Skip to main content

Evie's stem cell transplant

For the latest data and information, visit our Facts & Stats page

Last year, Evie McClean had a stem cell transplant to treat her myelodysplasia – when she was just nine years old.

After a post-transplant infection forced her to spend her tenth birthday in hospital, supporters from across the world sent her messages of support – including celebrities as diverse as David Beckham, Cliff Richard and the entire West End cast of Elf.

Here, Evie’s mum Nicki talks about their experiences of stem cell transplant – and why she wants there to be more awareness about just how straightforward stem cell donation can be.



Evie’s journey

In July 2014, my daughter Evie was diagnosed with acute myeloid leukaemia. She had been absolutely fine, with no signs that anything was wrong.  Evie then lost her appetite and became pale and lethargic.

We took her to the hospital where tests revealed that Evie had Acute Myeloid Leukaemia. She then began intensive chemotherapy. It was a really scary time – not just the cancer, but the possibility of picking up life-threatening infections.

In October, Evie was in remission and we finished her treatment. After that, we tried to get back to normal. I found it quite difficult! I felt quite panicky at times – as the reality and enormity of the situation started to hit me.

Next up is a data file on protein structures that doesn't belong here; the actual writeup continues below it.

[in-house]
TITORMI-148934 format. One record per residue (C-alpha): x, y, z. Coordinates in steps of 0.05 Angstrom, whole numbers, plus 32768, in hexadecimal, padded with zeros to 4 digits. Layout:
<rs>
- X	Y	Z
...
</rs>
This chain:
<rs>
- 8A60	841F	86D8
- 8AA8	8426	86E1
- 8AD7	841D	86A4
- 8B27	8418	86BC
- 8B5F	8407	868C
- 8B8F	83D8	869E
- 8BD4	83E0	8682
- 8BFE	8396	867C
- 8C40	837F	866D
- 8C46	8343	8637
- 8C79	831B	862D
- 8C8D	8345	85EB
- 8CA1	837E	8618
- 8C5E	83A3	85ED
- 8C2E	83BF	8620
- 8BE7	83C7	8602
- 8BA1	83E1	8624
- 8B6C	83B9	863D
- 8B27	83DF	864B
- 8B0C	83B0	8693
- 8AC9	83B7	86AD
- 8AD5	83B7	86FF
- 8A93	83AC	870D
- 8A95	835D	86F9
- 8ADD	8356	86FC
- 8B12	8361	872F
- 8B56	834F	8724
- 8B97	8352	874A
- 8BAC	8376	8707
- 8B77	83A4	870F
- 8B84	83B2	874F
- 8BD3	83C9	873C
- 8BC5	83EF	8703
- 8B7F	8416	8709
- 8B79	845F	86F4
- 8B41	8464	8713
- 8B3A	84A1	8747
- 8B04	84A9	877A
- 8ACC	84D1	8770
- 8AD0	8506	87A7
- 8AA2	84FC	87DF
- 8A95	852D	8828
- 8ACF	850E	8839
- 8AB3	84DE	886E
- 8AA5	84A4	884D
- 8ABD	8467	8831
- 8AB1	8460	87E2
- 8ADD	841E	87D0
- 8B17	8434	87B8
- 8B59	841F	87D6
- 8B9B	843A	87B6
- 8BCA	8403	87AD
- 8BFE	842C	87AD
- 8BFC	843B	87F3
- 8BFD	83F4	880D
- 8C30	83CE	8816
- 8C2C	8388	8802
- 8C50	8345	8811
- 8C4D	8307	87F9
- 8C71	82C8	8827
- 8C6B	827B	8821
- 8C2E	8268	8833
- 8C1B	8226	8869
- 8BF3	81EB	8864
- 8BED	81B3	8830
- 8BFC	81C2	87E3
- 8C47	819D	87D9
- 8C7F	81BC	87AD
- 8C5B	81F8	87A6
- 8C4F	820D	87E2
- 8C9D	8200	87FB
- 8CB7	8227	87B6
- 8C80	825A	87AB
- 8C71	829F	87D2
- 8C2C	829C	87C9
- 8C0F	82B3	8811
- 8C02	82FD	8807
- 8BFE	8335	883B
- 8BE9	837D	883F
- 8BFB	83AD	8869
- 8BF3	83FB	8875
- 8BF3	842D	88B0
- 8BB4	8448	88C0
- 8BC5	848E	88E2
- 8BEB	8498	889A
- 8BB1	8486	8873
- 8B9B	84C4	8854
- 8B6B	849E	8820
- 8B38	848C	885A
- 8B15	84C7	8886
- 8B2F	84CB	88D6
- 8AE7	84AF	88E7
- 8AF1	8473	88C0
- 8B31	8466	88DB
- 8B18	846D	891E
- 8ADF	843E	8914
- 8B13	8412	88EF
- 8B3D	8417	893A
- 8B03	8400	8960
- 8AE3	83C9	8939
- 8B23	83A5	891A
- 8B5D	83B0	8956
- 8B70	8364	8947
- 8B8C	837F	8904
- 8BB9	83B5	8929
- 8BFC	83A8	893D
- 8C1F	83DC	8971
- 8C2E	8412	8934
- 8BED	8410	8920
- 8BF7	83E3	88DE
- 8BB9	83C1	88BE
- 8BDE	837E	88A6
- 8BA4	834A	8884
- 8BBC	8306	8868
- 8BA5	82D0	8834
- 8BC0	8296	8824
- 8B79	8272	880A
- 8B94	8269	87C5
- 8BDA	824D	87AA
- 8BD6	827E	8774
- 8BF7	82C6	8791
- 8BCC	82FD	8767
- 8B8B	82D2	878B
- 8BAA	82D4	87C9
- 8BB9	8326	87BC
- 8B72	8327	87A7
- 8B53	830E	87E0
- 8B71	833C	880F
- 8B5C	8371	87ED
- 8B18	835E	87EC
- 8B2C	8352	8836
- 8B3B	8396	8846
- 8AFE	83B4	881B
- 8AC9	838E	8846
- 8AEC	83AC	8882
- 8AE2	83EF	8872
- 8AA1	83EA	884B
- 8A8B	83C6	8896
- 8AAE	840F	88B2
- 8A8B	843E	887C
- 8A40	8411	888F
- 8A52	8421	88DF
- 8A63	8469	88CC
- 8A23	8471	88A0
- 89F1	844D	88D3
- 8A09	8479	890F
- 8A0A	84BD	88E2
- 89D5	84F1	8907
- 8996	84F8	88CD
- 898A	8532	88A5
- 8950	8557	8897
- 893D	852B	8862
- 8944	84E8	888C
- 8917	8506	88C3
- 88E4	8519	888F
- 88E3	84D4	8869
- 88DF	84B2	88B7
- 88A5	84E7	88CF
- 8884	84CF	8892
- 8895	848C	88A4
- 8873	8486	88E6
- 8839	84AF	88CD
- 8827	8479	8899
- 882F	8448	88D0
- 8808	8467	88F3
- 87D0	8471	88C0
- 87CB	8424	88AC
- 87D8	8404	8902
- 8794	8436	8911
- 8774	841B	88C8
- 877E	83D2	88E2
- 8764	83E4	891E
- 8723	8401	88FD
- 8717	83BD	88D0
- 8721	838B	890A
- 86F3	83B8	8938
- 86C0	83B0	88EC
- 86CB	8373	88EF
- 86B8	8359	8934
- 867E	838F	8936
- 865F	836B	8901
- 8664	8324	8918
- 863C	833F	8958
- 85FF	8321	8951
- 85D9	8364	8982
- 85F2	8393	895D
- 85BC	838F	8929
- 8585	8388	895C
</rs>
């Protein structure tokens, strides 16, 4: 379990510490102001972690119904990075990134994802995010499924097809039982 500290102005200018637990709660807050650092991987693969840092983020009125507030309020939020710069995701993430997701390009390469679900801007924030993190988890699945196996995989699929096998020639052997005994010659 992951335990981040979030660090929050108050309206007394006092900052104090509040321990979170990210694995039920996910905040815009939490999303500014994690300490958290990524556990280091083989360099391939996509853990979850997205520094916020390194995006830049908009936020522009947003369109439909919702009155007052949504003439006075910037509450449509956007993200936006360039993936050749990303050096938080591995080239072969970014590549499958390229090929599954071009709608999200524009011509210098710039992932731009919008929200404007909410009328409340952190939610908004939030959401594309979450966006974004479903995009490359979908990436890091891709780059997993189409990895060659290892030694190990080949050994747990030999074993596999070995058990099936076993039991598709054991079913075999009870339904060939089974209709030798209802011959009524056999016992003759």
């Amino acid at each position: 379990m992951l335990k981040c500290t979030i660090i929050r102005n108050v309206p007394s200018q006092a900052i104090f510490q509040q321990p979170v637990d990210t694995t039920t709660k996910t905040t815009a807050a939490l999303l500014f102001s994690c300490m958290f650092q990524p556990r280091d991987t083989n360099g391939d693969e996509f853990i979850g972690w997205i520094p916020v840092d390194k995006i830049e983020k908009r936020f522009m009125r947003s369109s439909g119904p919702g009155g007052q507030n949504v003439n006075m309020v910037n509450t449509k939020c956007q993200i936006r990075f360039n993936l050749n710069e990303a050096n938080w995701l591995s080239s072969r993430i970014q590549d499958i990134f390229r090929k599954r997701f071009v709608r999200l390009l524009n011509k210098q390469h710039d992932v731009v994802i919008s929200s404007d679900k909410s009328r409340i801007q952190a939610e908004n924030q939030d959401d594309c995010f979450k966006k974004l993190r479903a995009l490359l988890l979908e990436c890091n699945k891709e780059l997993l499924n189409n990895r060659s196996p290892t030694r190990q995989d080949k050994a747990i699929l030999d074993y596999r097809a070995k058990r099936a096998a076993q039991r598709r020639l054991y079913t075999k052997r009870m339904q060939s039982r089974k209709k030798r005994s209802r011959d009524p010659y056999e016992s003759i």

In June 2015 we went on Evie’s wish with Rays of Sunshine to Florida. Whilst there, it became apparent that something wasn’t right. Evie was going to sleep a bit earlier than usual, and a couple of marks appeared on her leg.

On our return, we went back to the Royal Marsden; after some blood tests, we discovered that Evie’s platelet count was at just 70. A bone marrow aspiration showed that Evie had myelodysplasia.  I had never heard of it, so I almost felt relieved that it wasn’t Evie’s leukaemia hadn’t returned. But then the doctors explained that it did mean Evie’s leukaemia was in the early stages of returning.

For the time being, they suggested a watch-and-wait strategy. I didn’t understand; why couldn’t we do something now? Evie’s consultant explained that if we treated Evie now, it might put her in a weaker position to have a transplant further down the line.



Evie’s stem cell transplant

In the meantime, Anthony Nolan was searching for a donor. After almost two months, we knew that we had a few matches: two 9/10s, and one 10/10 match a woman from the USA.  The 10/10 match became Evie’s donor.

On Wednesday 4 November 2015, Evie had her stem cell transplant.

It’s very hard, when it’s your child. It just isn’t what you ever expect to have to deal with as a parent. You’re living in a world you knew existed, but which never really seemed real somehow.

You meet some really amazing people, when you’re with other families on a children’s cancer ward. The kids themselves are incredible – they can be in horrible pain, but ten minutes later they’re running around and laughing again.

I’m forever indebted to the donor – this person who’s given Evie a chance for the future. I wish people realised how amazing it is to help another human being like that. There’s a lot of misunderstanding around what donation actually involves.


Want to help save the lives of more children like Evie? Sign up to be a stem cell donor here.



Patient support